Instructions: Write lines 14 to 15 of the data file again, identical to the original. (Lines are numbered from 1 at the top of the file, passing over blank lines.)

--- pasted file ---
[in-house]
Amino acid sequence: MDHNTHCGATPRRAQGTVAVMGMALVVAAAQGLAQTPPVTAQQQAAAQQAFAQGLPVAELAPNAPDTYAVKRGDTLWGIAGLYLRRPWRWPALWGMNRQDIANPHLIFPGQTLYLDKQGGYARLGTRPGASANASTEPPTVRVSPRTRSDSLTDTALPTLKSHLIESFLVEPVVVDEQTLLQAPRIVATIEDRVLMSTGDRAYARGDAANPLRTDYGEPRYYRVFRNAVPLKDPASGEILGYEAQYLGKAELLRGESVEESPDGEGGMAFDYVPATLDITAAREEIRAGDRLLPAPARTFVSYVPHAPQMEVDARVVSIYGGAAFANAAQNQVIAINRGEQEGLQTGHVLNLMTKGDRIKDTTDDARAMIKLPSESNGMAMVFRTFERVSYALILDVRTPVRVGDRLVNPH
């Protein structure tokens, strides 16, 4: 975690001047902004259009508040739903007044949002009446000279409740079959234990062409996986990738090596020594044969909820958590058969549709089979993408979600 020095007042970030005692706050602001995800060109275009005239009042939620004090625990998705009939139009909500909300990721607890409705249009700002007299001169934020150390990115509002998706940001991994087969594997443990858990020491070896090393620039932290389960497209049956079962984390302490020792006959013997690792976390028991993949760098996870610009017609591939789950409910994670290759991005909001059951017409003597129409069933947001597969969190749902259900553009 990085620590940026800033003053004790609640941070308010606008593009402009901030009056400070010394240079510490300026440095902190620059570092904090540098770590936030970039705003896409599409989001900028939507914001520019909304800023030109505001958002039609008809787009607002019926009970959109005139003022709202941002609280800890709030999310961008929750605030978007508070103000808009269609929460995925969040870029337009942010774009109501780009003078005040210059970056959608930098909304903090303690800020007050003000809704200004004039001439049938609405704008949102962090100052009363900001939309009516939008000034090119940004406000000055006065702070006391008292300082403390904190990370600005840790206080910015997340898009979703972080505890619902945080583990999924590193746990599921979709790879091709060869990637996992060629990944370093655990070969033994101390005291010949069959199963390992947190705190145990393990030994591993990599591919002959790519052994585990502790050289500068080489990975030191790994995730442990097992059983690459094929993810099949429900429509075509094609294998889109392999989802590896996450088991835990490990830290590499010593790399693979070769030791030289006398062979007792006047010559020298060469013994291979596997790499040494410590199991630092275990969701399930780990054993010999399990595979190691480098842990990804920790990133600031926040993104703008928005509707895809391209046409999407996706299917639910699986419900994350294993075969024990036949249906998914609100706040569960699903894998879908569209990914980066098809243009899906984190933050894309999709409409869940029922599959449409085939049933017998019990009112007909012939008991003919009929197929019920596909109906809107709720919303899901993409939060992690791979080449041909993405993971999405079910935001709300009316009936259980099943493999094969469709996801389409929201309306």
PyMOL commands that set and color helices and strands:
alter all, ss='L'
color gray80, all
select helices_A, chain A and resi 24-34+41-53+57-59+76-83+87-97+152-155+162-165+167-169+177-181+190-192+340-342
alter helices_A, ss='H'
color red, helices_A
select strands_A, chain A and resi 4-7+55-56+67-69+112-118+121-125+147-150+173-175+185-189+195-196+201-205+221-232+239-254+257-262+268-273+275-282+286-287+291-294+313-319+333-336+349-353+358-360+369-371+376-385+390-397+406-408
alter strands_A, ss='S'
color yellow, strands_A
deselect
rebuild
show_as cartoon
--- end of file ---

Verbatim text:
rebuild
show_as cartoon